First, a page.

Subject: C = US, ST = Utah, L = Lindon, O = DigiCert Inc., OU = DigiCert, CN = example.digicert.com
    Subject Public Key Info:
        Public Key Algorithm: rsaEncryption
            RSA Public-Key: (2048 bit)
            Modulus:
                00:f3:e4:e8:ed:df:b6:90:f5:9e:06:ff:e8:ad:4d:
                cb:55:b2:70:0e:b4:90:6d:e2:9a:98:29:a8:c2:9e:
                5b:a8:3c:48:c1:5d:b4:ce:a4:5b:ec:03:d4:38:a6:
                28:54:41:45:38:44:2c:e9:3e:a0:22:69:c8:a2:58:
                5b:88:7e:a6:e3:38:19:fc:23:ef:58:13:a4:65:cf:
                9c:d4:fa:36:12:6b:c1:cf:e0:03:e6:c0:5d:4f:99:
                33:19:00:3a:35:b5:b2:64:69:5d:c5:1b:61:34:b3:
                ac:d5:e7:ce:85:d9:d6:16:e8:48:d7:ad:aa:99:c7:
                e5:82:98:88:58:3b:b0:ab:80:bd:7f:e6:24:78:98:
                4d:9f:d7:45:e7:ea:30:9b:c7:0e:42:60:eb:57:c3:
                4d:76:24:ea:8a:7f:2a:de:a6:00:1c:72:51:5b:6f:
                20:94:95:02:66:44:d9:c0:86:92:47:a7:2b:05:0f:
                13:6d:83:44:d1:d7:3e:09:a6:b7:0c:e2:24:cf:51:
                0e:b0:75:b3:4f:1f:a7:d3:32:9f:a9:c6:e0:5e:2e:
                03:27:1f:82:d5:b8:e9:b5:83:d1:04:f6:4b:f0:30:
                1e:5a:e0:3c:79:bb:9d:55:3e:38:c8:4a:7c:d8:6f:
                7a:fc:68:1c:7f:b1:77:df:13:31:7b:4c:9c:f9:76:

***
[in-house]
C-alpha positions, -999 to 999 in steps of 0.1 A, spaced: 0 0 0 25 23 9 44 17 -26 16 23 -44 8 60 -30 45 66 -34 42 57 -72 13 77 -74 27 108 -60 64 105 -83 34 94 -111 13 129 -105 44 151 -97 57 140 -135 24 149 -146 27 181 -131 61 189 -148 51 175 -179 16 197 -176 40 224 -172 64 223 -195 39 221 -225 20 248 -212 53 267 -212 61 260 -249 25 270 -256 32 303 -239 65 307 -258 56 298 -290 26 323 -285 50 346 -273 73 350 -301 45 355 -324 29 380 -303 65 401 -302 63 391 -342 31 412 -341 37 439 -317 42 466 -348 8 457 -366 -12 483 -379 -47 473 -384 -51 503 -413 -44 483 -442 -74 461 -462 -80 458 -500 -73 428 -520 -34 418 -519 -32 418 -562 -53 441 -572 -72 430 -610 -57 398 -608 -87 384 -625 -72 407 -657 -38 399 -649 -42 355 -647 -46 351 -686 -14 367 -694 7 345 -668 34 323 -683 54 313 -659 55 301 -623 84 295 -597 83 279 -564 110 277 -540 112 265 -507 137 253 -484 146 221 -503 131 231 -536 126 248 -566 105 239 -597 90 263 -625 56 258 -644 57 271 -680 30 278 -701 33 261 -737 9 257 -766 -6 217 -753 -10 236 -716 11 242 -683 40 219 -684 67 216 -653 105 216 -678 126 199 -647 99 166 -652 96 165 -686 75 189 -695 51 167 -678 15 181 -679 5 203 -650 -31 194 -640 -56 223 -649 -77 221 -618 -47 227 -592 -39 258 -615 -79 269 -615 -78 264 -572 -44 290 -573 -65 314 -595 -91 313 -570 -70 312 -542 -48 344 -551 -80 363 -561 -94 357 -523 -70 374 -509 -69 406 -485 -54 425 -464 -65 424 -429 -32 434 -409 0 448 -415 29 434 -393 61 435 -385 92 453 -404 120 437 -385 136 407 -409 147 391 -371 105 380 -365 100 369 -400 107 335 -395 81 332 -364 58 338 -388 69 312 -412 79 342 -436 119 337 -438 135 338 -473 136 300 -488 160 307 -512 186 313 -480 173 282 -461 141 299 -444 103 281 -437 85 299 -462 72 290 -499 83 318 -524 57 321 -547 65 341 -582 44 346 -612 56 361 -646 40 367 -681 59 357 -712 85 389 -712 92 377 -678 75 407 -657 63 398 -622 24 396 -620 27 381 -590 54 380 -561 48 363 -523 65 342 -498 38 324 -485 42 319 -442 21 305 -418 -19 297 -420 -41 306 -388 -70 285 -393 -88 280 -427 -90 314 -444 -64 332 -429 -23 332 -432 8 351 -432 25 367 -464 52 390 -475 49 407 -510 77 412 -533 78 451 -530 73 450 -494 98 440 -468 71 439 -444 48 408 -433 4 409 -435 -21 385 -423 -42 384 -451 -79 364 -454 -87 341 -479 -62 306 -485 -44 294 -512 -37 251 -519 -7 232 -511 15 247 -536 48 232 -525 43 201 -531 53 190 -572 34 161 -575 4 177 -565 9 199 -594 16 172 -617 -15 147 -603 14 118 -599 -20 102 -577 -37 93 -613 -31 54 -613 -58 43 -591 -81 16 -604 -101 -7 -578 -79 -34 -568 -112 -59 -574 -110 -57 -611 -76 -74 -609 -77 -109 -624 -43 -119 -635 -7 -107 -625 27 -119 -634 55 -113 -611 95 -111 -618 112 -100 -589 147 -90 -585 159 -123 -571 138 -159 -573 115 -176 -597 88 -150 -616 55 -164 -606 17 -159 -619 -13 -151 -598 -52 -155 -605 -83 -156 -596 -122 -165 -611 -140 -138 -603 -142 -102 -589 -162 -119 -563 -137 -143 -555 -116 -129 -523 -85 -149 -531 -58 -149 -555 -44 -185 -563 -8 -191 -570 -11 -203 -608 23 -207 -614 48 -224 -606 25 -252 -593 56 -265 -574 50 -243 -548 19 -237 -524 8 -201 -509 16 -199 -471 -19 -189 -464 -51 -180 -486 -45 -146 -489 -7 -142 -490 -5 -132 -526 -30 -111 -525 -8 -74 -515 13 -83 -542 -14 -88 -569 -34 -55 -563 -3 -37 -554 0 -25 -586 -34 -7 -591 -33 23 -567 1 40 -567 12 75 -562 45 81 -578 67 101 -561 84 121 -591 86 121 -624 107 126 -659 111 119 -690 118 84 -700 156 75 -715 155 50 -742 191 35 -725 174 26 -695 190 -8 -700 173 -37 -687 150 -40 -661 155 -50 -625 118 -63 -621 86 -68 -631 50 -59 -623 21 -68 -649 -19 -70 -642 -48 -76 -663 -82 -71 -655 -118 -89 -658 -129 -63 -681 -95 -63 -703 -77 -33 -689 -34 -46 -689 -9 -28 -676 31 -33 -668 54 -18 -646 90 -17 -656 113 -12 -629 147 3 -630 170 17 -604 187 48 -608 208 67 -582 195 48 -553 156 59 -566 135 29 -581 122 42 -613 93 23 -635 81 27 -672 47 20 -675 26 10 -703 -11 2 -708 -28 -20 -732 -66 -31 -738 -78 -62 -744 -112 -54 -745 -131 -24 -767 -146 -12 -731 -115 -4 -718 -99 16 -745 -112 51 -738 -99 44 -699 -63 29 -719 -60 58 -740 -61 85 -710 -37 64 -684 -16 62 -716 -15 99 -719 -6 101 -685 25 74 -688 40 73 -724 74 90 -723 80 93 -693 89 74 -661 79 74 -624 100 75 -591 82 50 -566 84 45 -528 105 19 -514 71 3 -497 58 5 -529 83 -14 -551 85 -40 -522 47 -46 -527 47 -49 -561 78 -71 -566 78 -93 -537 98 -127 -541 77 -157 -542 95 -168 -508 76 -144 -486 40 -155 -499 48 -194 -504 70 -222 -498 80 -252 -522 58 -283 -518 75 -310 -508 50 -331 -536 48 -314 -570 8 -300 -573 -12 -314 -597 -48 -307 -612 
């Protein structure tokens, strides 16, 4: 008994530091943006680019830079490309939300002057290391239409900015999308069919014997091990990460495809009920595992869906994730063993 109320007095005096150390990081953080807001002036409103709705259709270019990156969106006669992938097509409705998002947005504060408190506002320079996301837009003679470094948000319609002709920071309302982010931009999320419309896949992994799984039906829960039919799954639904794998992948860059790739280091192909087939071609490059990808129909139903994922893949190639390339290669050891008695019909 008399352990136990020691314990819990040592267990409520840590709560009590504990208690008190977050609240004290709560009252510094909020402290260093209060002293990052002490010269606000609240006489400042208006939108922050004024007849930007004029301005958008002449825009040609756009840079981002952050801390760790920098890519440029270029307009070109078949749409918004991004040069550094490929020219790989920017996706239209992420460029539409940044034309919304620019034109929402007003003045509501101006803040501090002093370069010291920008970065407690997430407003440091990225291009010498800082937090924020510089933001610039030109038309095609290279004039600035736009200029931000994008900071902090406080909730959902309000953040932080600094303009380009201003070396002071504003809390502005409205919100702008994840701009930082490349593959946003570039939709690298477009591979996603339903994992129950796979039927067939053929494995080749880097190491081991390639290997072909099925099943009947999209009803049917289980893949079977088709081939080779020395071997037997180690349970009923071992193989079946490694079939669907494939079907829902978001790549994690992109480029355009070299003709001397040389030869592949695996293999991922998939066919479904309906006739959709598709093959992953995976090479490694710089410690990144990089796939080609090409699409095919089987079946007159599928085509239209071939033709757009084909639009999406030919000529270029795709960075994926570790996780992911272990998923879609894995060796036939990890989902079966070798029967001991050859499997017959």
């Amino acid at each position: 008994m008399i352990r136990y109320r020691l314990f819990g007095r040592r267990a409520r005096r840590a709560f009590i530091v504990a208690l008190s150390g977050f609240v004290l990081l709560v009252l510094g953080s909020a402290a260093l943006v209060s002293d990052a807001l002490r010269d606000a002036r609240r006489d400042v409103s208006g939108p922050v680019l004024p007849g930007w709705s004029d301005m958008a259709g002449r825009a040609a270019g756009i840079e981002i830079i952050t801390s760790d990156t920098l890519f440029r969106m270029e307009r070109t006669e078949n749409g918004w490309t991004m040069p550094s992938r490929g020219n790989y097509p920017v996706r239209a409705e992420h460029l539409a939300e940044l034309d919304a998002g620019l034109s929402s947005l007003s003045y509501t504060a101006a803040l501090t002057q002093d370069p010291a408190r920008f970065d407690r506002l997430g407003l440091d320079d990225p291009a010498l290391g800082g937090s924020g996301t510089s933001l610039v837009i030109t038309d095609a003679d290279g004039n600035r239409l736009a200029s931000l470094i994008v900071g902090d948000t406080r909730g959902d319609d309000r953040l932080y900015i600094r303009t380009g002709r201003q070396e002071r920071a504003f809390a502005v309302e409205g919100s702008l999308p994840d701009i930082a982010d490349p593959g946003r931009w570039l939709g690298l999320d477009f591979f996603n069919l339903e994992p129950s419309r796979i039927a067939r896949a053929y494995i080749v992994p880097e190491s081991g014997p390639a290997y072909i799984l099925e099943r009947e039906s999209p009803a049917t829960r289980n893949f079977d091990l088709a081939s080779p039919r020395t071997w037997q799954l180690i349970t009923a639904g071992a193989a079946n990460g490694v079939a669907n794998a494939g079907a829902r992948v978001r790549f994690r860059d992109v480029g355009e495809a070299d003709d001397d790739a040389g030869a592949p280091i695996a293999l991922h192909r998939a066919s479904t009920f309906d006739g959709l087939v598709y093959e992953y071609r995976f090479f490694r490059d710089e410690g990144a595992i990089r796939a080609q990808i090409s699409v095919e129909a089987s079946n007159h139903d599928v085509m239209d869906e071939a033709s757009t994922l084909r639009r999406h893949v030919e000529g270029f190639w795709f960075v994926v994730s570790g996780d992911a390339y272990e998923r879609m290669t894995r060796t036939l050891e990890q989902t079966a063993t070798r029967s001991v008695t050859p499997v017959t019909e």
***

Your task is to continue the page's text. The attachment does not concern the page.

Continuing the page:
ba:a3
            Exponent: 65537 (0x10001)
    Attributes:
        a0:00
Signature Algorithm: sha1WithRSAEncryption
     1d:24:72:b1:5c:71:29:85:0e:6c:68:c7:43:5e:d3:55:08:a9:
     2b:03:a8:78:0b:f9:79:87:4d:72:70:ad:ee:83:84:94:99:c1:
     bb:c4:b4:e2:b4:1b:7f:9d:af:81:6c:d7:55:ae:50:db:79:a9:
     c2:ec:c7:96:bc:ba:4e:06:e8:02:87:33:3b:a1:2e:c2:7b:5d:
     98:e0:99:05:c6:10:2a:58:43:89:82:df:24:f7:66:80:86:a4:
     85:db:c3:e8:8f:de:59:84:11:78:1a:40:bd:13:c7:92:c5:97:
     fa:24:29:b2:98:c0:8a:8d:8b:22:96:38:c8:fb:65:1f:f0:c5:
     68:3f:64:31:91:b3:9e:71:ba:87:8b:0c:9f:d9:44:57:fd:6c:
     8f:88:68:25:1d:d5:8a:df:61:c1:c8:97:71:bc:ec:0b:fe:af:
     8f:58:57:0a:91:0d:3d:15:0d:5e:ee:2e:0a:a7:db:d5:c8:d4:
     fa:55:50:d0:8f:40:69:fd:a7:f7:97:e9:0a:3b:be:90:da:3f:
     26:d1:b4:0d:91:ed:72:ca:8d:06:85:f6:85:d6:78:25:2a:cb:
     58:6f:25:a7:3d:40:53:b6:f7:b3:9b:d5:a9:69:1c:fa:19:ee:
     65:a2:12:e2:70:8c:13:e2:8b:a6:bd:33:d1:b7:d2:75:28:df:
     d9:41:8b:5c

Compilation with a witness / certificate

Sometimes, to install a program, you can choose to compile it yourself or download a precompiled binary. In theory (using a new programming language and a new compiler designed specifically for this), is it possible to generate a token / certificate with the compiled binary so verifying the token / certificate is very easy compared to compiling things yourself , but does it ensure that the compilation actually produces this binary?